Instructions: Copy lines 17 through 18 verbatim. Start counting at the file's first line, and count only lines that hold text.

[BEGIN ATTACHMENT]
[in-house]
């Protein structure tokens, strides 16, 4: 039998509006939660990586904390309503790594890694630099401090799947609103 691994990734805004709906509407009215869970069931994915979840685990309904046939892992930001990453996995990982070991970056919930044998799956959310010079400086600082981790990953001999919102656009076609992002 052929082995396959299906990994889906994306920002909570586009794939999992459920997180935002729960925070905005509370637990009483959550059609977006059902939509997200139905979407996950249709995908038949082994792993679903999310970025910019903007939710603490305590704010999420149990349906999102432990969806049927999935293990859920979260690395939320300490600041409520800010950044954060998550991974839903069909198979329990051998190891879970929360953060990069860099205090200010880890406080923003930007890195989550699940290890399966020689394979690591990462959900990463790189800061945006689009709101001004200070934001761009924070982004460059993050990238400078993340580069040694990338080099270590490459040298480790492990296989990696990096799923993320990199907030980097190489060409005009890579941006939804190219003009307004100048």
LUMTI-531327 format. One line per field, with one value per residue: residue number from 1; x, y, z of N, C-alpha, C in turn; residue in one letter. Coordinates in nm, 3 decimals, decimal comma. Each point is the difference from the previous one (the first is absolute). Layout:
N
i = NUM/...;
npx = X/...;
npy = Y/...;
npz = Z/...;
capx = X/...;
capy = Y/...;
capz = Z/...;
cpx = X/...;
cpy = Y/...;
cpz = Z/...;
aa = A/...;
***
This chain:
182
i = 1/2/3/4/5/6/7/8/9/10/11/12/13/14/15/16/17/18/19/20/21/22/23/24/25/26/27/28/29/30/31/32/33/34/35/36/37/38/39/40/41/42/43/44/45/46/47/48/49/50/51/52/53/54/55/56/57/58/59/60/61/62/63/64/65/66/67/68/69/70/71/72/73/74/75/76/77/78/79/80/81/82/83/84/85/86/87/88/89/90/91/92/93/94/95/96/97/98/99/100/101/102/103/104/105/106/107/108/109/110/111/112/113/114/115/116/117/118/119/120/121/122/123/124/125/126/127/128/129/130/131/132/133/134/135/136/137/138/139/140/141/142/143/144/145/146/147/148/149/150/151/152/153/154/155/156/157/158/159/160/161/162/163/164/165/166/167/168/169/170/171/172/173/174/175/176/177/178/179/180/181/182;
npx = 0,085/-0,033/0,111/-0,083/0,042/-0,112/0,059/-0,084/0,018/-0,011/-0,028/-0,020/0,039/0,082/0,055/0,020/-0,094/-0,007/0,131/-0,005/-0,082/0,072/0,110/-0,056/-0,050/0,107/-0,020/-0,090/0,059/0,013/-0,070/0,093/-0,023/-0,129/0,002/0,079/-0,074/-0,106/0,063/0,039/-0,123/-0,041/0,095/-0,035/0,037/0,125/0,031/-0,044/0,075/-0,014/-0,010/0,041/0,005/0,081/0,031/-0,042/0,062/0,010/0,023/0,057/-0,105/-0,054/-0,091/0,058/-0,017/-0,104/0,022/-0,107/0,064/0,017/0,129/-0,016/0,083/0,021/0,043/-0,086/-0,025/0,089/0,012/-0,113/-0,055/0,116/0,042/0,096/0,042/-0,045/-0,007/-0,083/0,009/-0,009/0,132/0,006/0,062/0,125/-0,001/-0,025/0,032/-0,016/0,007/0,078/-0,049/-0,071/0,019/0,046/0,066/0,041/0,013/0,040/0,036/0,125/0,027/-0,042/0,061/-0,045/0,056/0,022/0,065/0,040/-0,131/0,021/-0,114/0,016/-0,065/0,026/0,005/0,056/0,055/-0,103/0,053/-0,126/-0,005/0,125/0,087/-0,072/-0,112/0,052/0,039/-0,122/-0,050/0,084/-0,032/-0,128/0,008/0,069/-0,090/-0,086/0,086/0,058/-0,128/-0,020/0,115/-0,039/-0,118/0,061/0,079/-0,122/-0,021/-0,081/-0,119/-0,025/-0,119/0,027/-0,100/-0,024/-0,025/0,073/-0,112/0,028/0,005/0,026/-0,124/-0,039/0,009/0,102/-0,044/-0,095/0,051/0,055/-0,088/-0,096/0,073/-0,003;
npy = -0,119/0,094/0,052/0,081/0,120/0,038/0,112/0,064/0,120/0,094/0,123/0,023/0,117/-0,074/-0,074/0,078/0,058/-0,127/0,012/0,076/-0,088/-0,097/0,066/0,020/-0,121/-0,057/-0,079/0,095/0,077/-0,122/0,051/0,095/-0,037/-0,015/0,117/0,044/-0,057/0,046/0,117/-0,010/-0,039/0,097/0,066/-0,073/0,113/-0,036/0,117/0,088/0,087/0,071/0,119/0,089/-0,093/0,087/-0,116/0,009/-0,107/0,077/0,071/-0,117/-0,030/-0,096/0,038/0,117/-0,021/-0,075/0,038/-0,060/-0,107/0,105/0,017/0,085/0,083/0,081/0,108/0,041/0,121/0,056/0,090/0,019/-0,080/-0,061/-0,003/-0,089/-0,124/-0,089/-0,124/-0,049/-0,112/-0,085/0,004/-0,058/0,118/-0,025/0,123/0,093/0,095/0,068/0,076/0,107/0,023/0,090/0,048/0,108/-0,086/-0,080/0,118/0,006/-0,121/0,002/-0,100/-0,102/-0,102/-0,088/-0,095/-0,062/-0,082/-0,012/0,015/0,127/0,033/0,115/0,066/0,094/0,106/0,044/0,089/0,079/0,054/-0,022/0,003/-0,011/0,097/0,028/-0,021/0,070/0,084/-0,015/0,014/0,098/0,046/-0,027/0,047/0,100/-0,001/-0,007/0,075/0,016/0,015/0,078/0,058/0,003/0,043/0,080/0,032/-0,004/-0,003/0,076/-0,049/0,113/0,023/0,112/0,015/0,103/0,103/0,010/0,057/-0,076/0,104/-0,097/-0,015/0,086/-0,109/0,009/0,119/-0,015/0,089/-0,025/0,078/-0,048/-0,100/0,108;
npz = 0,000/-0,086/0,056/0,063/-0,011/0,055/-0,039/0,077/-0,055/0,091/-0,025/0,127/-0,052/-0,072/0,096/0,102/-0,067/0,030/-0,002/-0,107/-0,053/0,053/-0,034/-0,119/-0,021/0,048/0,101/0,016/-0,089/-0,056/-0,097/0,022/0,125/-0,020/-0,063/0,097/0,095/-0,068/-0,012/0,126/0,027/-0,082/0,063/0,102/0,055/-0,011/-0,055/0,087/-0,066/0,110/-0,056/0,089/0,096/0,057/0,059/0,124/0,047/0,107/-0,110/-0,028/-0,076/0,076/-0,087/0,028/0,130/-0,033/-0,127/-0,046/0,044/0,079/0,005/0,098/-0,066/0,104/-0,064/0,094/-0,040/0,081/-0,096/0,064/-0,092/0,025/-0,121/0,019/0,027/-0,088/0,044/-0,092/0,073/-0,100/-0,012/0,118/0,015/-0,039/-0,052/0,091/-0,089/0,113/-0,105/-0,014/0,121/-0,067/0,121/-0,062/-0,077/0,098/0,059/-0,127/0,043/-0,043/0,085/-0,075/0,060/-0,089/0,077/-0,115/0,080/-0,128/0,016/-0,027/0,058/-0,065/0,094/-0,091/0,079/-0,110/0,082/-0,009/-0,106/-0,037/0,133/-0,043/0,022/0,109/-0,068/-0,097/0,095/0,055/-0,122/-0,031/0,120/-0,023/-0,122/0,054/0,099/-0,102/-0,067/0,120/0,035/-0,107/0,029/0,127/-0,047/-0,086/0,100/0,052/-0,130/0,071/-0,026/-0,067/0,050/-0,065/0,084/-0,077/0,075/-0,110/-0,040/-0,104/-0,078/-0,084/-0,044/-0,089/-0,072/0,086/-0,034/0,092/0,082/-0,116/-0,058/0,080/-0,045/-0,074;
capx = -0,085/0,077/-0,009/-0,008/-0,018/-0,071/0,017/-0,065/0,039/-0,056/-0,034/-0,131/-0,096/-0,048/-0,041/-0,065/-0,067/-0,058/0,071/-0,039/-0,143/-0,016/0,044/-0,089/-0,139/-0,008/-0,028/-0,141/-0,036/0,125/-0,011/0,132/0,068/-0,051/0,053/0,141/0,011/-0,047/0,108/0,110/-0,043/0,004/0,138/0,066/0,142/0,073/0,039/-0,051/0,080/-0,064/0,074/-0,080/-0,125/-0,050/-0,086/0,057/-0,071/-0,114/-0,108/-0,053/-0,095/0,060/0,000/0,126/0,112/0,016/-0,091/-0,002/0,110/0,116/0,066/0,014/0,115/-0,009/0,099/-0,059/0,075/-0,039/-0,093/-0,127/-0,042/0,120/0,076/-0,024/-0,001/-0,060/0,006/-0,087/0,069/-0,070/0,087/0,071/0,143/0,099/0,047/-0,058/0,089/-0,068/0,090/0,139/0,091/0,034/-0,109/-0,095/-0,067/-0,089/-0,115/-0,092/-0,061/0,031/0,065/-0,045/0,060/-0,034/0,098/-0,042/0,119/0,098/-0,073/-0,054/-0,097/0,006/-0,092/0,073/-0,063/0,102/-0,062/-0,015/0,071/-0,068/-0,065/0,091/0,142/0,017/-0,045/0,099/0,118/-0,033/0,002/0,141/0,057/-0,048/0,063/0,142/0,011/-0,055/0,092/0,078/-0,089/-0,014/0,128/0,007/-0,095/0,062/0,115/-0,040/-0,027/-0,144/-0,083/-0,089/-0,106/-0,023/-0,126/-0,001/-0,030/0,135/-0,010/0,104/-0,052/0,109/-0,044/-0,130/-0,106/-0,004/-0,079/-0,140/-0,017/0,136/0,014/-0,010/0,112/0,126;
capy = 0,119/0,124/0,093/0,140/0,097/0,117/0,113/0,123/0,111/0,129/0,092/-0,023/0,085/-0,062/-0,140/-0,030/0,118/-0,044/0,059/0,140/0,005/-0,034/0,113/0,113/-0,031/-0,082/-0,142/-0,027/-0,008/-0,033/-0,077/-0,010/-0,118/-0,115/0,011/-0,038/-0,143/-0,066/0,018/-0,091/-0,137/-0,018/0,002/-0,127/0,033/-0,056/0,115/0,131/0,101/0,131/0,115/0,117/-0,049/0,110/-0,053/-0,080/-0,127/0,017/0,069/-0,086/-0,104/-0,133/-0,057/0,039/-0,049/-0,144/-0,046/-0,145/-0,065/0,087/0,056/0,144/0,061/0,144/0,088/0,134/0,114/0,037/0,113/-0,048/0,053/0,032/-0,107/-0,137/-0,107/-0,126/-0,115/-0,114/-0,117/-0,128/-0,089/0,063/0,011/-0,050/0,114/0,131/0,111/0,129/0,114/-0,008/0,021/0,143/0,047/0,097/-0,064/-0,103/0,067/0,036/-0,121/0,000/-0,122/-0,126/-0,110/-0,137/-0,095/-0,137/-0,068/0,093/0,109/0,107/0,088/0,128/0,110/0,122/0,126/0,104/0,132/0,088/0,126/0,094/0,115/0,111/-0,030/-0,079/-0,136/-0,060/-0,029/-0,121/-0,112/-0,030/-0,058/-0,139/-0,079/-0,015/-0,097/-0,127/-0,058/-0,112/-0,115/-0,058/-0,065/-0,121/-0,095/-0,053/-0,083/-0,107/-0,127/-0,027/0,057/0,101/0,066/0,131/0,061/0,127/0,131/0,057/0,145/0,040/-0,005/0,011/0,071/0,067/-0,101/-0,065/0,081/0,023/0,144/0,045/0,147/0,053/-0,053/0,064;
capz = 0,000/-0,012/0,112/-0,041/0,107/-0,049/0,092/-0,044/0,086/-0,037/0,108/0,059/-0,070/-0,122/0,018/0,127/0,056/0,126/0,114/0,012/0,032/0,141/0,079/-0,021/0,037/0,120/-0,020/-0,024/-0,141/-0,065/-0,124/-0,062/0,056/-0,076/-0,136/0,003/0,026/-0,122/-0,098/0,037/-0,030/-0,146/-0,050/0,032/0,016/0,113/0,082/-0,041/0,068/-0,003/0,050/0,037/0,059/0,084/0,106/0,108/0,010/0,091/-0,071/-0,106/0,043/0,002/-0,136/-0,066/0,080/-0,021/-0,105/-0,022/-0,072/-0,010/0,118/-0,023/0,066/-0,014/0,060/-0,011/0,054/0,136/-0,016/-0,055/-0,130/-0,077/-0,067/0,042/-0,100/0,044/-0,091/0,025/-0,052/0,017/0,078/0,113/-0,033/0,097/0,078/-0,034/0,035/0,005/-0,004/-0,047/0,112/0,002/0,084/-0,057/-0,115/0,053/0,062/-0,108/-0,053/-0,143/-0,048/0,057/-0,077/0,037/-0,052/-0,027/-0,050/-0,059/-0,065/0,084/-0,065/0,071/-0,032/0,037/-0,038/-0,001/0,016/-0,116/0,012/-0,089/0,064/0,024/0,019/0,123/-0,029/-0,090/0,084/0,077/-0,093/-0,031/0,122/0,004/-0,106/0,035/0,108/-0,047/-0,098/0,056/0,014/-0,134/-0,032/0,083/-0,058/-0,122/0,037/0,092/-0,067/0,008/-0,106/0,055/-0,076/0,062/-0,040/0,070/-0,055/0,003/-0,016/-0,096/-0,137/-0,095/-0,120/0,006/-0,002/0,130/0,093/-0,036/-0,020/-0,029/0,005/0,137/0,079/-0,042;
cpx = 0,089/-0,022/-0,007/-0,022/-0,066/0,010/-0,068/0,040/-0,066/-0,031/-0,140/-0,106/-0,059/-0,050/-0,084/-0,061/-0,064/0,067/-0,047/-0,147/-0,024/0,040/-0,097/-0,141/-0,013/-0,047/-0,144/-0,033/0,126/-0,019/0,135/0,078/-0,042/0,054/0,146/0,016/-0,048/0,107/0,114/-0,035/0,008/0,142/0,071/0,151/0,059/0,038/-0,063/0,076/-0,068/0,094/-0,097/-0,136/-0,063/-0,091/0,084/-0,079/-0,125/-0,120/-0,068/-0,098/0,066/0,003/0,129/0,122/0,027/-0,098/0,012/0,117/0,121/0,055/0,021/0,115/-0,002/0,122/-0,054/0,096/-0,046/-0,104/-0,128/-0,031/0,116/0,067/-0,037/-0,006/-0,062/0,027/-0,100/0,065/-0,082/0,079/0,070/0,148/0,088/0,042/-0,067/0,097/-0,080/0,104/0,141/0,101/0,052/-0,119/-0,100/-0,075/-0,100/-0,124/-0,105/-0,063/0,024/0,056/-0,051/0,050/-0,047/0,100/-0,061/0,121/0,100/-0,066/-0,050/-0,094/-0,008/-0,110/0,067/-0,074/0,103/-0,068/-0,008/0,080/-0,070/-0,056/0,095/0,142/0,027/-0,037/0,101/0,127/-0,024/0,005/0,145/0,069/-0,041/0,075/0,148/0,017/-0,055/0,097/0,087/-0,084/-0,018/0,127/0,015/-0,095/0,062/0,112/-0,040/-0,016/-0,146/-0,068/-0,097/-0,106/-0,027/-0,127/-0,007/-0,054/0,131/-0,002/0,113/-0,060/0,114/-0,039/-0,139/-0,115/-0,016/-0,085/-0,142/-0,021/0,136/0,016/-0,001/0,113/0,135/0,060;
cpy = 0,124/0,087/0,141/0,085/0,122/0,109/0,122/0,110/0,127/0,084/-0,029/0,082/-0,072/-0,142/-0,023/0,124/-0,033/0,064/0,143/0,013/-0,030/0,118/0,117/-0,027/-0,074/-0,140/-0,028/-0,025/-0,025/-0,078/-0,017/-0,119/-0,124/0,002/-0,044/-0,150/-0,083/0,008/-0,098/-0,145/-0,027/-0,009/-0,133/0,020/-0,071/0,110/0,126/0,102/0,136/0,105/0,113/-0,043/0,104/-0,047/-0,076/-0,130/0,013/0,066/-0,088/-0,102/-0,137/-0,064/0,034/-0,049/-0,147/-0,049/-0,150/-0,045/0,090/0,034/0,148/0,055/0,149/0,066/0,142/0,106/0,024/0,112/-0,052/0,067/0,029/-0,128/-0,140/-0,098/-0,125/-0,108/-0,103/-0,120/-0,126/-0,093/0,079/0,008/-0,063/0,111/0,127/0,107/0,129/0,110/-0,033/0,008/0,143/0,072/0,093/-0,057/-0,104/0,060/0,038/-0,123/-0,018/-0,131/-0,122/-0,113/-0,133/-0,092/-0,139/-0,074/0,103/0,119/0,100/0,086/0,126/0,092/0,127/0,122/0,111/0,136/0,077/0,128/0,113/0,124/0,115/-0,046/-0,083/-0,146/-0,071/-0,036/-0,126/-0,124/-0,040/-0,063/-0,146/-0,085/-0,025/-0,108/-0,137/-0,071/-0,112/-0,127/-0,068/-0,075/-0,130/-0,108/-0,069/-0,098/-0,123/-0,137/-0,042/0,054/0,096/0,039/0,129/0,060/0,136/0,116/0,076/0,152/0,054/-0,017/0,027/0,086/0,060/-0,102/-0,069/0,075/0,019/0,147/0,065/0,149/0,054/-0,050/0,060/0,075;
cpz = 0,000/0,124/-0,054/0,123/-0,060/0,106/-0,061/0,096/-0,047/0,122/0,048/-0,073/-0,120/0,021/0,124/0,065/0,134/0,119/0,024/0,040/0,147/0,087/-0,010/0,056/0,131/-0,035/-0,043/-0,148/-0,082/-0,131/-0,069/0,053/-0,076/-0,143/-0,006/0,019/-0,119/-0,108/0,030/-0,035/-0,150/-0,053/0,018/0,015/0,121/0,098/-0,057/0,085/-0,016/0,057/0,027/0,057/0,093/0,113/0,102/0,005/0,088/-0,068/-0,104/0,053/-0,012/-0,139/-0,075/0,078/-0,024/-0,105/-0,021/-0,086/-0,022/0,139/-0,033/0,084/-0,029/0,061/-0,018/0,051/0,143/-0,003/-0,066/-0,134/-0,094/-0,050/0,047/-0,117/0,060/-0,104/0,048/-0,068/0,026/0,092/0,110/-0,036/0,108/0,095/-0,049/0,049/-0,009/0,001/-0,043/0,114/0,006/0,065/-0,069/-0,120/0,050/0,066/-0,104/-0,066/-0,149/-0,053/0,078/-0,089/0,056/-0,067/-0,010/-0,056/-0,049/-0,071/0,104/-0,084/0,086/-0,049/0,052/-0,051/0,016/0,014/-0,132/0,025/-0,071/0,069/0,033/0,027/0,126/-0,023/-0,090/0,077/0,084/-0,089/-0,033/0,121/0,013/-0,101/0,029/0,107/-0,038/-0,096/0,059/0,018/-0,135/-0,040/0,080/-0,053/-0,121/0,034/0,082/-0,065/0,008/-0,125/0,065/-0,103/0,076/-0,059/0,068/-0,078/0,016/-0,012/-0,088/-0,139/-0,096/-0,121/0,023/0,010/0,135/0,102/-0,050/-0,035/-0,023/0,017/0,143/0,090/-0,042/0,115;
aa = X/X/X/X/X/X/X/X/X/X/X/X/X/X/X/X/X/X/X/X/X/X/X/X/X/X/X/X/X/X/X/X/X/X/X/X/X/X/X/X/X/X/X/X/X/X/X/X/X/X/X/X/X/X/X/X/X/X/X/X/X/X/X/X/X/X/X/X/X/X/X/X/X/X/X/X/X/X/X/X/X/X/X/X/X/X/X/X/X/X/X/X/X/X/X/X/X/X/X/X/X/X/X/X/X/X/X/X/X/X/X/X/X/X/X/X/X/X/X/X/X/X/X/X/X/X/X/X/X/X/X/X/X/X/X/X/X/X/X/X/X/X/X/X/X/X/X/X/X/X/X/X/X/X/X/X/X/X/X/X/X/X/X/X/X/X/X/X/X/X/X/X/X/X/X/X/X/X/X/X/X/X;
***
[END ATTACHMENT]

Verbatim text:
This chain:
182